What is the purpose of pairing cheetahs with dogs at zoos?
Zoos match their cheetahs despite the apparent cute factor, but why? Is this relationship beneficial?
Cheetahs are easily agitated, according to National Geographic. Usually shy, cheetahs in captivity have a great deal of nervous energy. Conversely, a dog has a friendly, confident disposition. Trainers hope their cheetah counterparts will learn this trait from their dog counterparts.
Dogs are yet known for their calming effects, and you have undoubtedly experienced these effects. Cheetahs, in turn, learn to mimic their canine buddies’ relaxed behavior. Cheetahs thrive thanks to dogs’ social signals.
Ultimately, the goal is to preserve a cheetah population at risk of extinction. Cheetahs’ stress and anxiety don’t precisely encourage breeding, so zookeepers have sought ways to calm them down and relax them.
You can get more information about dog breeds and their relationship with other animals by visiting dogs365.com. Different informative blogs about dogs and puppies are available to check out.
What Do Emotional Support Dogs Do?
Traditionally, emotional support dogs help humans cope with challenging mental health issues, such as anxiety, depression, and phobias. They can also help reduce stress and loneliness.
Some dogs can even become certified psychiatric service dogs after they receive the proper training to help their handlers cope with certain effects of mental illnesses.
Overall, humans’ relationships with dogs have shown time and time again that dogs have the potential to improve someone’s quality of life. It seems that emotional support dogs can also improve a cheetah’s quality of life.
How Do Emotional Support Dogs Help Cheetahs?
To understand how dogs help cheetahs, we must first understand how cheetahs behave in the wild.
Cheetahs are naturally shy animals that are always on high alert. Rather than confront or chase away any threats, they use their renowned speed to run away from danger. Because of their alertness, they tend to have nervous temperaments.
This nervousness rarely is exercised at zoos because there aren’t any threats present in a cheetah’s enclosure. So, many cheetahs end up with pent-up energy and need a release.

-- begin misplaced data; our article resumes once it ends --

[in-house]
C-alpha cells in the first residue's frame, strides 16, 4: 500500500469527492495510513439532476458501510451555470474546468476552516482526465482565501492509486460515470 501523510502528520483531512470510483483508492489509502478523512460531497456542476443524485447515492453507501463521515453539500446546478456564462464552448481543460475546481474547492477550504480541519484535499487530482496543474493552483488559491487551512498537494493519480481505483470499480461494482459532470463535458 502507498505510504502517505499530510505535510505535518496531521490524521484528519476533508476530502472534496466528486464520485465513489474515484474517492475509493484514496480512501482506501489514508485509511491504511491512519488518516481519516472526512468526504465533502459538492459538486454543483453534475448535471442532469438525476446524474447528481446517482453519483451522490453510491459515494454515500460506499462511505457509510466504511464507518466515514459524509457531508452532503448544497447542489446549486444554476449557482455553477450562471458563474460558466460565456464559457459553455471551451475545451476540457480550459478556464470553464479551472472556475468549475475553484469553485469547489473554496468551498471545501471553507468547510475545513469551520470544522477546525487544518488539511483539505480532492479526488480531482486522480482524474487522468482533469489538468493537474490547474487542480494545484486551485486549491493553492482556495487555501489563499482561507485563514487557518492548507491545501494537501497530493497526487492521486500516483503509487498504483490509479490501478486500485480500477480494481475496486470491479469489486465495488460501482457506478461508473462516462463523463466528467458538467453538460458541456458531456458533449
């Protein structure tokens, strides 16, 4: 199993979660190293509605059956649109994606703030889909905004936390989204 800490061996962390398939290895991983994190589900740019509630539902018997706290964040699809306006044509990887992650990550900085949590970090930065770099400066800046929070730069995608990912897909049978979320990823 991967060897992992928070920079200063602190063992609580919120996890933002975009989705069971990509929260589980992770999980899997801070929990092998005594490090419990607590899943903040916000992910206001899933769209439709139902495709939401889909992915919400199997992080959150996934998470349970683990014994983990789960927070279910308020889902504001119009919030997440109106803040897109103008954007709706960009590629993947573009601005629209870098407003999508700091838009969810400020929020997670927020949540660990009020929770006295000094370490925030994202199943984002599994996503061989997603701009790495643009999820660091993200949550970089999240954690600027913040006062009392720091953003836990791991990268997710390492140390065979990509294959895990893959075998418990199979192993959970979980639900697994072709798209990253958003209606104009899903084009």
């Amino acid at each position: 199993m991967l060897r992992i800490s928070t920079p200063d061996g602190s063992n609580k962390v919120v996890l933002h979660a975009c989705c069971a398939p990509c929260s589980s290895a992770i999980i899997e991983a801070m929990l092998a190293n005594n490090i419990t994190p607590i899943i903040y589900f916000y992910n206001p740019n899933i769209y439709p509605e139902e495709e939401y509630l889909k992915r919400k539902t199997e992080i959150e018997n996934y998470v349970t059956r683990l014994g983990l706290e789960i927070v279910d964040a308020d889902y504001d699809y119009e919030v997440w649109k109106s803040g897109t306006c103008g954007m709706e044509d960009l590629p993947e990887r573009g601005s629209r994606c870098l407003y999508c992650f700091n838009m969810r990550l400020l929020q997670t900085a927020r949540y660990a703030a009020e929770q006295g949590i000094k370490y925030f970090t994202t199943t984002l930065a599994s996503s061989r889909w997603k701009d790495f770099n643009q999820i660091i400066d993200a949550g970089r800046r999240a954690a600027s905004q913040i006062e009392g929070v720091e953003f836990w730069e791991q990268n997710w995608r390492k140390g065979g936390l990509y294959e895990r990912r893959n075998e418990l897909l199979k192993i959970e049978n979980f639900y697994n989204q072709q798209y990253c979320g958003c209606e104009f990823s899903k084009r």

Enter the emotional support dog. Dogs seem to be able to provide the same calming presence and stress-relieving effect that they have on humans onto cheetahs.
Cheetah And Dog Are Best Friends | Oddest Animal Friendship | Love Nature
When you look into the cheetah habitat in the San Diego Zoo, you’ll see a cheetah…and a dog. No it wasn’t an accident and the dog didn’t sneak in there. This was done intentionally as part of the zoo’s Animal Ambassador program.
The San Diego Zoo’s “Animal Ambassadors” are a special group of animals that are trained to travel to off-site events and participate in presentations. These exotic zoo inhabitants live off the main exhibit zoo areas where they pal around with domesticated friends. The program has paired animals such as timber wolves with New Guinea singing dogs together and is most famous for it’s cheetah/dog parings.
The science behind dog and cheetah pairing is something that the San Diego Zoo first been experimenting with 30 years ago when zoologists began to notice the calming effects that dogs had on cheetahs. About four years ago, the zoo kicked off their first official pairing by introducing a shelter rescue dog, Hopper, to a three-month old cheetah named Amara. The two have been inseparable ever since.
The pairing process occurs with the matching of a three-month-old cheetah and a six-month-old dog. Zoologists look for shelter dogs that have a good disposition and a naturally calm demeanor when selecting cheetah companions. The first step is to very slowly make an introduction, allowing the dog and cheetah to look at and smell each other through a partition in adjacent habitats. Next, they are given the opportunity for brief supervised visits where handlers allow them to sniff and investigate each other. “Pretty soon, when someone throws a ball, they both go after it and when the people go home for the night, the cheetah gets to cuddle up to his big ball of fur friend and use him like a pillow,” says senior animal trainer, Carlee Westbrook. The dog keeps the cheetah calm and relaxed and the cheetah provides companionship for the dog. It’s a win-win situation.
Each animal pairing situation is different and it can take anywhere from one week to three months for the dogs and cheetahs to become comfortable with each other. Once a relationship is established, they do everything except for eat with one another since, according to Westbrook, they don’t eat the same things and the dog would probably push the cat aside to scarf down it’s food.
Dog/cheetah pairings are a specific bond that takes time to solidify. If a dog passes away, zookeepers cannot introduce a new dog to a cheetah. They simply would have to work to keep the cheetah calm and attended to as it lives out the remainder of its life.
There are currently four different dog and cheetah companions living together as part of the Animal Ambassador program:
Karoo, a female cheetah lives in a habitat with Sven Olof, a male golden retriever. Kubali, a female cheetah shares her space with Bear, a male chow mix. Bakari, a male cheetah and his female husky mix friend Miley live together. Taraji, the zoo’s youngest female cheetah and Duke, a male Antolian Shepherd have the same residence.
When visitors attend the San Diego Zoo, they will have the opportunity to witness the dogs and cheetahs playing and interacting together in a new exhibit called the Animal Ambassador Area, “AAA Pen” for short. The program offers a unique experience for visitors to become educated on the importance of protecting cheetahs in the wild and the opportunity to witness a special bond between cheetah and dog.